Skip To Main Content
Using Data to Support the Development of an Aspirational School Culture
  • Personalised learning
  • Schools
  • Student Engagement
  • Wellbeing

This blog is from one of our COBIS' Supporting Associates. Written by Dr. John Roe, Educational Consultant at Alps Education.

As a post-16 leader, I had high expectations for all my students and wanted to support them as fully as possible to help them reach their full potential. Value-added data analysis supported my sixth form in developing an aspirational culture and was a key driver for great outcomes. It enabled us to set targets for students and staff that were both aspirational and realistic, providing a clear direction for success and helping everyone to reach their full potential. In this blog, I discuss my experiences of using value-added data to support target setting, results analysis and the development of an aspirational, ‘can do’ culture.

1. Target setting

At my sixth form we used software which provided analysis of national datasets to generate Minimum Expected Grades (MEGs) that reflected the progress made by students in the top 25% of schools and colleges. Staff and students at my sixth form found the concept of these grades easy to understand and were motivated by the challenge of working towards outcomes that matched the top 25% of providers nationally.

We devoted time at the start of year 12 through tutor periods, assemblies, and information evenings to explain to both students and parents how these MEGs were generated using prior attainment from GCSE. To motivate and empower our students we would explain to them that each year, many of our students exceeded these challenging targets through hard work, dedication, and focus.

We were also able to set personalised targets, which students could be tracked against. This provided further flexibility when it came to target setting, allowing us the option of either using MEGs directly or as a framework for setting personalised targets for students that were even more aspirational.

2. Self-evaluation and improvement planning

Robust, evidence-based self-evaluation is fundamental to any improvement cycle. From our value-added results analysis, our senior leaders were able to effectively review the progress that had been made against strategic priorities from the previous academic year and establish new priorities for the upcoming year. When reviewing results, we found it useful for senior and middle leaders to consider the following questions:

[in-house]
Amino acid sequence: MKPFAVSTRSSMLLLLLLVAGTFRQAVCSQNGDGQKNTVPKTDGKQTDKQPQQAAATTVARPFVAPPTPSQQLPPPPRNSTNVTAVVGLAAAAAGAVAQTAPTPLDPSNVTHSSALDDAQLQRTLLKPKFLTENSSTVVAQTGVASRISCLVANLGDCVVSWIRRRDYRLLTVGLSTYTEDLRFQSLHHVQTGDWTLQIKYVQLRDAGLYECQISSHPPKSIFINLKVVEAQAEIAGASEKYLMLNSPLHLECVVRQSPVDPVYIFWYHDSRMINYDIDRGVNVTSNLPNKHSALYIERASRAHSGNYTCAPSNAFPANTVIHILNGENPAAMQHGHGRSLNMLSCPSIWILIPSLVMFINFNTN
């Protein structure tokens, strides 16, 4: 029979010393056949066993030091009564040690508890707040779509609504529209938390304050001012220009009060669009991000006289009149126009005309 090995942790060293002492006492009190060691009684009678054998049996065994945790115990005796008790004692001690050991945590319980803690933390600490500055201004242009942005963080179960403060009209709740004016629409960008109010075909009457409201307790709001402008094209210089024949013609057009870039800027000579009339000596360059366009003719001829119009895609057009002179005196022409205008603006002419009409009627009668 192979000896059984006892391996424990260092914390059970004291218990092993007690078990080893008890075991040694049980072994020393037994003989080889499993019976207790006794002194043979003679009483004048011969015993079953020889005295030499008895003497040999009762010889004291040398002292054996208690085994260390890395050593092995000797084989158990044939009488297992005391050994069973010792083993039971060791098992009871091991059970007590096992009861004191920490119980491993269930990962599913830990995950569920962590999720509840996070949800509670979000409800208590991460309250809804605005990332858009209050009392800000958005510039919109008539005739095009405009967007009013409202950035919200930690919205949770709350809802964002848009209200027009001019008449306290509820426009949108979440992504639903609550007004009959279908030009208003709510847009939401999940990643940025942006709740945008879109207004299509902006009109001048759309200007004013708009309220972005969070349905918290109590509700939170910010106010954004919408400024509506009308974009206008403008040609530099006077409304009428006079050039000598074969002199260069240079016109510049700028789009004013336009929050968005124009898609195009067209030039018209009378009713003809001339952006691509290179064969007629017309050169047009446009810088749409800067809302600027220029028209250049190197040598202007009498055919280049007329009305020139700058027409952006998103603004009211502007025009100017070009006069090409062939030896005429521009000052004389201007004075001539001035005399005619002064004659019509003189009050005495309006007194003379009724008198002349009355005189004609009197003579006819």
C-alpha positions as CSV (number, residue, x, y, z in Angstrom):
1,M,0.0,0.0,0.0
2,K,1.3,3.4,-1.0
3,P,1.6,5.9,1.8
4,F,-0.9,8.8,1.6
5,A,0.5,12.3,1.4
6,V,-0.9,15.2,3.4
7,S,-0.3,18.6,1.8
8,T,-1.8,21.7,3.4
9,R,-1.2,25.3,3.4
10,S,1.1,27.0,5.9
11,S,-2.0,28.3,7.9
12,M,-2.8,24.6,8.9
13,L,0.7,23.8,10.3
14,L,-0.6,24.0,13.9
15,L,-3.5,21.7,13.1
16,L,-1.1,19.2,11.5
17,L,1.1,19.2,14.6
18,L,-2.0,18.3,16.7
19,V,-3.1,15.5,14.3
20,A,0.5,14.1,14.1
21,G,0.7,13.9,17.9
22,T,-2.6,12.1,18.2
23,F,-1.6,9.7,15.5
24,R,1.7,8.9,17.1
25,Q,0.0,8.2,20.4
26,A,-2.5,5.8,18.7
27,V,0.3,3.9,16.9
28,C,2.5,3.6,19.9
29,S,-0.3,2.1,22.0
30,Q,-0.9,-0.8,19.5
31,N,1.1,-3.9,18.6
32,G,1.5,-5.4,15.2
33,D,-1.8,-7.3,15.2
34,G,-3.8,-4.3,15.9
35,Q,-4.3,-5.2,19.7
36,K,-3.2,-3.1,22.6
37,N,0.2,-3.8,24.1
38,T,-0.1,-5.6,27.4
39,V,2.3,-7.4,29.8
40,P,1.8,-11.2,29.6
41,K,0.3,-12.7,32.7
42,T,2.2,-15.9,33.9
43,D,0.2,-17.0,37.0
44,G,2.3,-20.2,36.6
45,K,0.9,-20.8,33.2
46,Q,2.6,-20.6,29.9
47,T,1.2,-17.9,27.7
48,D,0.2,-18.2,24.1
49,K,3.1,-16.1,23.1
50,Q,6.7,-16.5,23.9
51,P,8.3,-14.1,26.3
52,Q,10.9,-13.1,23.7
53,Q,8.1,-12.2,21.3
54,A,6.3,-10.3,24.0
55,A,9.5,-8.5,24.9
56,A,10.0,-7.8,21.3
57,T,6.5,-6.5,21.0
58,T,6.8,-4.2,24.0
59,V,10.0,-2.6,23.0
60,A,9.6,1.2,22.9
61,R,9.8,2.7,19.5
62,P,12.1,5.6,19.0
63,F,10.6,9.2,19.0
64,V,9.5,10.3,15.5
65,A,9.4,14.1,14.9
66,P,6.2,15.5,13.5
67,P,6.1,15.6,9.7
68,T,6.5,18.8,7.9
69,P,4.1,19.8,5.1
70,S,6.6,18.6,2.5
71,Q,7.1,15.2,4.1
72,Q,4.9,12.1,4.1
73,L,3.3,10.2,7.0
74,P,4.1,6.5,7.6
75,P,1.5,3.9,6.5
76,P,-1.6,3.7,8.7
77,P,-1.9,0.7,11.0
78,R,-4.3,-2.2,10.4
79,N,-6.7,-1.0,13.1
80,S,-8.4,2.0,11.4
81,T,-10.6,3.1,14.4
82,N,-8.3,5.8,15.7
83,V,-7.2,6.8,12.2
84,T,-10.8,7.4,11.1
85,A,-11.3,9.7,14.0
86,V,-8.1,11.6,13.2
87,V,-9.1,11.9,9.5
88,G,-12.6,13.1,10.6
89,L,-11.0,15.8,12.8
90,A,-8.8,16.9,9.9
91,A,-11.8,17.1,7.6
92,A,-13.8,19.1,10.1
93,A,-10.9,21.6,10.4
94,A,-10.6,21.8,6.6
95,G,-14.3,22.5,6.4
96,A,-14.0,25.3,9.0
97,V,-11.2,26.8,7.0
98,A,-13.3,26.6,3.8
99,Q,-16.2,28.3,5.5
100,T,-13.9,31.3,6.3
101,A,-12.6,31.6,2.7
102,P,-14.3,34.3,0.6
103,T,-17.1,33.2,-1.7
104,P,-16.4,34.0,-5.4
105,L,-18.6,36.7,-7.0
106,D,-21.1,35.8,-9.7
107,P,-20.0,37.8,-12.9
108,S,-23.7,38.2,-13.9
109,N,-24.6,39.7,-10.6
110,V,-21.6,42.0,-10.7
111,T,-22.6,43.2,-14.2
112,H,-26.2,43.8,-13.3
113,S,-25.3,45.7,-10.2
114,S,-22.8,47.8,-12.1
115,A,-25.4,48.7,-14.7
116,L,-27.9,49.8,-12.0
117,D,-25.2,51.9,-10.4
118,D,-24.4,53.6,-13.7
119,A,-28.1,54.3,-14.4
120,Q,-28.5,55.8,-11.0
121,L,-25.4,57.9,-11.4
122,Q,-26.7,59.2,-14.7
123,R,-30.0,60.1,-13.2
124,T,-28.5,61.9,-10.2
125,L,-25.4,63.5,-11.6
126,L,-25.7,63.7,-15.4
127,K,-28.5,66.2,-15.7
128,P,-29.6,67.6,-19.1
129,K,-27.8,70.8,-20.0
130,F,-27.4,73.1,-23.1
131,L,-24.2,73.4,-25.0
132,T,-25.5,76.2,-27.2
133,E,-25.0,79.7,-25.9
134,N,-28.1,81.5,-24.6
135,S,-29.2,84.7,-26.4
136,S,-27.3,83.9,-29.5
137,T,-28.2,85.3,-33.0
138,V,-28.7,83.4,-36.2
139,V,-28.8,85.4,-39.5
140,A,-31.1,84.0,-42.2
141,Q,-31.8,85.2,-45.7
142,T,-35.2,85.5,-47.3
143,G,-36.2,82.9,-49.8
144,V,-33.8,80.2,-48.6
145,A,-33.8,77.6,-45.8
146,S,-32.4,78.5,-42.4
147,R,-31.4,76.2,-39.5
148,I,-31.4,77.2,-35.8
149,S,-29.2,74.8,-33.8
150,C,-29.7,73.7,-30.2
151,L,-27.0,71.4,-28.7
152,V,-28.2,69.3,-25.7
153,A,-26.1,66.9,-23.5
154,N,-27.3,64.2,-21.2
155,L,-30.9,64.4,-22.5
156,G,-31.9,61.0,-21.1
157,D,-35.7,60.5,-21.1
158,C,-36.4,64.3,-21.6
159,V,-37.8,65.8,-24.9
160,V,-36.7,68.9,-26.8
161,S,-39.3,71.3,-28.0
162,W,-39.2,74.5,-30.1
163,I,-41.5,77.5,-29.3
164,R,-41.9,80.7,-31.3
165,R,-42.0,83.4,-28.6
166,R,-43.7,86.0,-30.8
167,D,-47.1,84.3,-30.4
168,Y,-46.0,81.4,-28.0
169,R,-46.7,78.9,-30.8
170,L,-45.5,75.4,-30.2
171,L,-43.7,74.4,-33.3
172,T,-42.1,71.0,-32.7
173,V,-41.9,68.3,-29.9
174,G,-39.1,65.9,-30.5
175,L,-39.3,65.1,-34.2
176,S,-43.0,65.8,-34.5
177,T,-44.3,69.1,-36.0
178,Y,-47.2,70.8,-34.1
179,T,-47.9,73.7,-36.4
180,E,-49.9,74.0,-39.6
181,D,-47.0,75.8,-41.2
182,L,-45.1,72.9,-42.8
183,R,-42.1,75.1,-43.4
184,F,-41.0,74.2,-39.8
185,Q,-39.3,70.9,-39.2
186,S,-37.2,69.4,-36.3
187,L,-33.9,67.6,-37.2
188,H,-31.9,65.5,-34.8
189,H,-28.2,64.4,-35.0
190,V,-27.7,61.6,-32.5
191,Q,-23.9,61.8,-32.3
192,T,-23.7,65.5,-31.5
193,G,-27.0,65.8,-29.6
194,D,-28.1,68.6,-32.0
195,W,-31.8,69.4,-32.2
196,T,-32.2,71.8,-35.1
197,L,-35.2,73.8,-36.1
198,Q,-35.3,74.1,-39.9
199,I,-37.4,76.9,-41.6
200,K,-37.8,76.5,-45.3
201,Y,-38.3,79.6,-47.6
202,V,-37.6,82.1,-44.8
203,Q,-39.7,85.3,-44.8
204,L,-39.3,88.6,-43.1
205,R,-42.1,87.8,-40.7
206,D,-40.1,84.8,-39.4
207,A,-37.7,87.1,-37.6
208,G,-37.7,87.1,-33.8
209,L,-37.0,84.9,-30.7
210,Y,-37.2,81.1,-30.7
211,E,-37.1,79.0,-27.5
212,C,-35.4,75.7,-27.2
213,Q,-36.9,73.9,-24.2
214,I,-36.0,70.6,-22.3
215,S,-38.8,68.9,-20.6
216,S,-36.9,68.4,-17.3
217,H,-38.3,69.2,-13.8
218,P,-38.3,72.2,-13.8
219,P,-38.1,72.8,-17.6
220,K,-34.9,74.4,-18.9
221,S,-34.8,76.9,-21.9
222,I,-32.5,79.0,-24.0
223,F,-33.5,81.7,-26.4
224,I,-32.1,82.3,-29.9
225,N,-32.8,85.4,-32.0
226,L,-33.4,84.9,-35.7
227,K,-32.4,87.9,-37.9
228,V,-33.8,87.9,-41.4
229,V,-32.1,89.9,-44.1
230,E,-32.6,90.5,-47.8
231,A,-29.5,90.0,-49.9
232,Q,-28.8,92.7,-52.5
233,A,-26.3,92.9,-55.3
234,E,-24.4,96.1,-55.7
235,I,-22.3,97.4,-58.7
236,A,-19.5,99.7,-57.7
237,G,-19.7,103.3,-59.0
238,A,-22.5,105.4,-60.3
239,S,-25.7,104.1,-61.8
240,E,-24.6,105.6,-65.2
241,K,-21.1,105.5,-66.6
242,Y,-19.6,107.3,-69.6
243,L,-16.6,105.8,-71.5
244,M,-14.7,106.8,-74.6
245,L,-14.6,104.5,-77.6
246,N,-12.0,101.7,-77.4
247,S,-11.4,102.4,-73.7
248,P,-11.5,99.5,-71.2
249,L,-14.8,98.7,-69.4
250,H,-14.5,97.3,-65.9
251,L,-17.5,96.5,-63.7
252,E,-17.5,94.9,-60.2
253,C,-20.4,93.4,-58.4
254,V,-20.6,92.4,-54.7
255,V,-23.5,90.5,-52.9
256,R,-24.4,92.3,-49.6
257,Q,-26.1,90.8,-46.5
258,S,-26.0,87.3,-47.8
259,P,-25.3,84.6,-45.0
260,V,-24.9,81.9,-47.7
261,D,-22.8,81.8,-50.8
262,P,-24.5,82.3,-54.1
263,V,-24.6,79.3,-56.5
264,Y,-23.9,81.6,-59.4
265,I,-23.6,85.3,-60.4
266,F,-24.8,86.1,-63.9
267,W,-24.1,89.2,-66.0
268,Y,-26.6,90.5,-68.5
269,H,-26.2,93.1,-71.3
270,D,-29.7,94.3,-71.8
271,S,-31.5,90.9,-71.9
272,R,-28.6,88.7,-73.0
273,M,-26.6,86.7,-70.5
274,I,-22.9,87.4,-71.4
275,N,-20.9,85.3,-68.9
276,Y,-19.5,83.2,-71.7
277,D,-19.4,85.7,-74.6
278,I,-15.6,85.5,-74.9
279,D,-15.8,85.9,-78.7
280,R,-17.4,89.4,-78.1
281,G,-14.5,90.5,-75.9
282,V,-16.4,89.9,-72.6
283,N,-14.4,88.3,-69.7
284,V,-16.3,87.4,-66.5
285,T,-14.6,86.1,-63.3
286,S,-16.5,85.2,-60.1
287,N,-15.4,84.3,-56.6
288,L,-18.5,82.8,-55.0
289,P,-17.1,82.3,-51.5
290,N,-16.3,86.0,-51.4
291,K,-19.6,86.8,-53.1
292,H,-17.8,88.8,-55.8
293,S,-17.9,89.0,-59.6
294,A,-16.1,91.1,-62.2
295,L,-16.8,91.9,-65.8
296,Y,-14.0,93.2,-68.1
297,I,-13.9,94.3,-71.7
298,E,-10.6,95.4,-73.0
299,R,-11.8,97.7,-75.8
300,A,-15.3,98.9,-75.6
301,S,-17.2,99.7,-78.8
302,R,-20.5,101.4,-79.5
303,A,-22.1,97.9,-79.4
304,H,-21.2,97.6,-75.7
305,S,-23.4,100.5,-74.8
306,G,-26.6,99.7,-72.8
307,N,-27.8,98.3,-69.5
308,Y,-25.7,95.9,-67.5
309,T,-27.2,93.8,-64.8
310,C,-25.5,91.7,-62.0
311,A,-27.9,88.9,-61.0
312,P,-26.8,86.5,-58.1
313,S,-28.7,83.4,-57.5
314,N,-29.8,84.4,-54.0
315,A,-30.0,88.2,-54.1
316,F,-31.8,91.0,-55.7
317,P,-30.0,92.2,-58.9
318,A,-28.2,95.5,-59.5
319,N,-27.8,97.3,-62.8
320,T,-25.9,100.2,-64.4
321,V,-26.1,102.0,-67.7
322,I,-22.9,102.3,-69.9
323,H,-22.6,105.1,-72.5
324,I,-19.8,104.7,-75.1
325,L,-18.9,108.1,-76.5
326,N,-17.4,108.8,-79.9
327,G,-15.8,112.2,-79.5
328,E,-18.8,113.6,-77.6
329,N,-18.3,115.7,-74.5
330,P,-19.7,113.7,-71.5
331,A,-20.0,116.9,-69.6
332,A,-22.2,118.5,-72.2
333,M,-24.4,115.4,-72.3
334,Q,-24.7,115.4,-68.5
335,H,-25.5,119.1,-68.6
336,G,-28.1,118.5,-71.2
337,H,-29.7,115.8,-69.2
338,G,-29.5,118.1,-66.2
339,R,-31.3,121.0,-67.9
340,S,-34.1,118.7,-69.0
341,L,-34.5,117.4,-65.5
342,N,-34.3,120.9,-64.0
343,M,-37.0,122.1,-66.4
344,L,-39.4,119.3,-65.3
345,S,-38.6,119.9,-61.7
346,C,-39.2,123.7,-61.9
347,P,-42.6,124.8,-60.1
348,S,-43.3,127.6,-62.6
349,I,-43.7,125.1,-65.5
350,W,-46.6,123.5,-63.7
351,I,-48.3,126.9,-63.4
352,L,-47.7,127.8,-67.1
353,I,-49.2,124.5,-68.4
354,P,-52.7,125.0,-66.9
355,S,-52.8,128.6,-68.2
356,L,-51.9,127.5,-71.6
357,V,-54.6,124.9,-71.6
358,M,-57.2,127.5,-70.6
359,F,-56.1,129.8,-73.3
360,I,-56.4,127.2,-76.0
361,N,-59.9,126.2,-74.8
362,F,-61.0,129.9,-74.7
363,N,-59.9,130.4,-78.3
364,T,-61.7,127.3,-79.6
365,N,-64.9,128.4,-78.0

• What priorities have emerged in terms of subjects and student groups?
  • Were there any results / VA outcomes that came as a shock?​
  • How do strategic indicators compare with predictions from in-year monitoring?
  • How accurate were predicted grades during the year and is any training required?
  • Were outcomes consistent across different teaching sets?
  • Were intervention sessions targeting the appropriate students?
  • Do improvement plans need amending because of these results?

Using value-added analysis effectively to analyse results at a cohort, subject and student level supported senior leaders when making judgements on whether the curriculum was meeting the needs of all learners. It also allowed us to identify strengths and good practice which could be shared across departments as well as improvement priorities that needed to be addressed during the upcoming academic year.

3. Tracking student progress

When tracking student progress, regular analysis of assessment data and how this compares to target grades is key. The analysis platform we used allowed us to upload unlimited in-year monitoring data which including current working at grades, predicted grades (based on work completed so far), mock assessment data etc.  Whatever data is collected and analysed; it is important that providers develop a clear joined up strategy for addressing underachievement.  If a student is underachieving in just one subject, departments might take the lead in informing parents and putting in place appropriate intervention strategies, keeping key staff informed of the success of these.  If underachievement exists in multiple subjects, it may be more appropriate for pastoral teams to take over, communicating with students, parents and teachers to develop appropriate strategies.

The ability to track the progress of students throughout the academic year and to get instant value-added analysis was a ‘game-changer’ for my school. From analysing our in-year monitoring data we were able to quickly identify priorities with current cohorts in terms of subjects and student groups. 

I hope that you have found the tips in this blog useful and that they support you in developing an aspirational culture within your school.

Want to find out more about Alps? Book your free demo with us here